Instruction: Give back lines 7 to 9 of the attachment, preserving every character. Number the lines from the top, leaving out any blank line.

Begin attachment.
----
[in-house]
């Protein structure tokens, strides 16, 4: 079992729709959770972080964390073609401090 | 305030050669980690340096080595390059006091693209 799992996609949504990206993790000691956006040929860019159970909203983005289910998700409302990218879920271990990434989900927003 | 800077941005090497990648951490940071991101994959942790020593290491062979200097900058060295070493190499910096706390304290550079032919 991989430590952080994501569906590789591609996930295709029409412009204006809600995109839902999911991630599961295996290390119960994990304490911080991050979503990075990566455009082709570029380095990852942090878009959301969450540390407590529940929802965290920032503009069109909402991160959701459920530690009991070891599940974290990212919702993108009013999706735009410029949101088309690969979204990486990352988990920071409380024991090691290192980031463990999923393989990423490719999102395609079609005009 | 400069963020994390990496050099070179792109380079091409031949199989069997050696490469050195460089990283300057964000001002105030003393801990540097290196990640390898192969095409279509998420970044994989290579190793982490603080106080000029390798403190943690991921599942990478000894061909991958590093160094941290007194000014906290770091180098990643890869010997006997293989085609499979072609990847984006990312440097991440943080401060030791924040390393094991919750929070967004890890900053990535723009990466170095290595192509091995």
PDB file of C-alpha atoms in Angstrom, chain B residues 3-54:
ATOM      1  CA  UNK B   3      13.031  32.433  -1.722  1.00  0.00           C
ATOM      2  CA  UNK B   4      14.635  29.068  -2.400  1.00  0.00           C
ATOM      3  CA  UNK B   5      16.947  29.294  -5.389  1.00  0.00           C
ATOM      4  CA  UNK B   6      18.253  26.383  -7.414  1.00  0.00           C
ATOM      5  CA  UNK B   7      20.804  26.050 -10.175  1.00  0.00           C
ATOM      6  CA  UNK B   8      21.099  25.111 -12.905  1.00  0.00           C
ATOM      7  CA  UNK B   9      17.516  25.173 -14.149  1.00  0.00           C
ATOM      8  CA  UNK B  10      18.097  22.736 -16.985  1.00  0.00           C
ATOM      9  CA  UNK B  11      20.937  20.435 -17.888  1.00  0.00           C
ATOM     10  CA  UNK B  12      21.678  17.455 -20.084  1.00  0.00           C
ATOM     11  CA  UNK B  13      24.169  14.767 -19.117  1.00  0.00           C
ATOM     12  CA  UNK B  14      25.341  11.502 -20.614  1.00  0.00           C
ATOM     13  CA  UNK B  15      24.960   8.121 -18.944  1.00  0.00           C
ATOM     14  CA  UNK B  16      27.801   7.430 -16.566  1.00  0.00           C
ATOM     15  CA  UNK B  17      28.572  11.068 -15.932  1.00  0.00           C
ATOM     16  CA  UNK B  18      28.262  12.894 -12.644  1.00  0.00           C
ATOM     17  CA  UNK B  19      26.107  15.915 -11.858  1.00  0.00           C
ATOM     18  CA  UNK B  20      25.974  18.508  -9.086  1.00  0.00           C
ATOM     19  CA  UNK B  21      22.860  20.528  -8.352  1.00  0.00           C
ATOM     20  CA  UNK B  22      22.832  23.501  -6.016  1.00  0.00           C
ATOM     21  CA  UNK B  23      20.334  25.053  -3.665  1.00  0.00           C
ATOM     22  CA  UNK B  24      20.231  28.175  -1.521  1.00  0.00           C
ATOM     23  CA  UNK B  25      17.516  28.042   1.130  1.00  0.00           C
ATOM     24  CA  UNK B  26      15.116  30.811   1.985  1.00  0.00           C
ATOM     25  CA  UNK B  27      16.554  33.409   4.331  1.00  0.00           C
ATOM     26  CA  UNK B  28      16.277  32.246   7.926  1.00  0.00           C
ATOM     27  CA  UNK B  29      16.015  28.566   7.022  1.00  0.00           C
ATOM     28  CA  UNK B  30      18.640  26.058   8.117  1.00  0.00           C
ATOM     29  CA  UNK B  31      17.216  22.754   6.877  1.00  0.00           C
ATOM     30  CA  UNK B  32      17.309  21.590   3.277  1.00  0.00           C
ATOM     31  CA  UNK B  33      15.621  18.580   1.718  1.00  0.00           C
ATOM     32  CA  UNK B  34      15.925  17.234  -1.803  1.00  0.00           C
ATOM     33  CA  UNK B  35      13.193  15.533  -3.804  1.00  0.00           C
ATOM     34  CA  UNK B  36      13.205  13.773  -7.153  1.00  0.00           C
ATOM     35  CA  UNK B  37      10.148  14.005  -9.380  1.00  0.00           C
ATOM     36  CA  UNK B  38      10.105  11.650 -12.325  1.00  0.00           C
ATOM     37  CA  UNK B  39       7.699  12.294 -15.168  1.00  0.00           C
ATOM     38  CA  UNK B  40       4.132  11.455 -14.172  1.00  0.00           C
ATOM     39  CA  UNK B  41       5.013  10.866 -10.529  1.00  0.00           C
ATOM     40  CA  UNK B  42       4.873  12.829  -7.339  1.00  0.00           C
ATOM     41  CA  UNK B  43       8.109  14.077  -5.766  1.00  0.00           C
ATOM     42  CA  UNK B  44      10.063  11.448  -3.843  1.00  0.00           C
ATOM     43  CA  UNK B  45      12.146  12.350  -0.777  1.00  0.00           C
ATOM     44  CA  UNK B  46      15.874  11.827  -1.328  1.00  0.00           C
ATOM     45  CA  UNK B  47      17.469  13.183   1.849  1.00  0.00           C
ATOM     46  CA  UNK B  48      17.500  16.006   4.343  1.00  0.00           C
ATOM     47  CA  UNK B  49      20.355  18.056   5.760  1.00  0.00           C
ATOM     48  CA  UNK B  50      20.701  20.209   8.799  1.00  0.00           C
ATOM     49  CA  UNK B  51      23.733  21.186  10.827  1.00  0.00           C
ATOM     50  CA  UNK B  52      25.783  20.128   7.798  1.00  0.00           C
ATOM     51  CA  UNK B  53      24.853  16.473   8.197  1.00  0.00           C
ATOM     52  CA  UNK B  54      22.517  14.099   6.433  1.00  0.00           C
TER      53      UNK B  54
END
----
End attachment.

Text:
ATOM      4  CA  UNK B   6      18.253  26.383  -7.414  1.00  0.00           C
ATOM      5  CA  UNK B   7      20.804  26.050 -10.175  1.00  0.00           C
ATOM      6  CA  UNK B   8      21.099  25.111 -12.905  1.00  0.00           C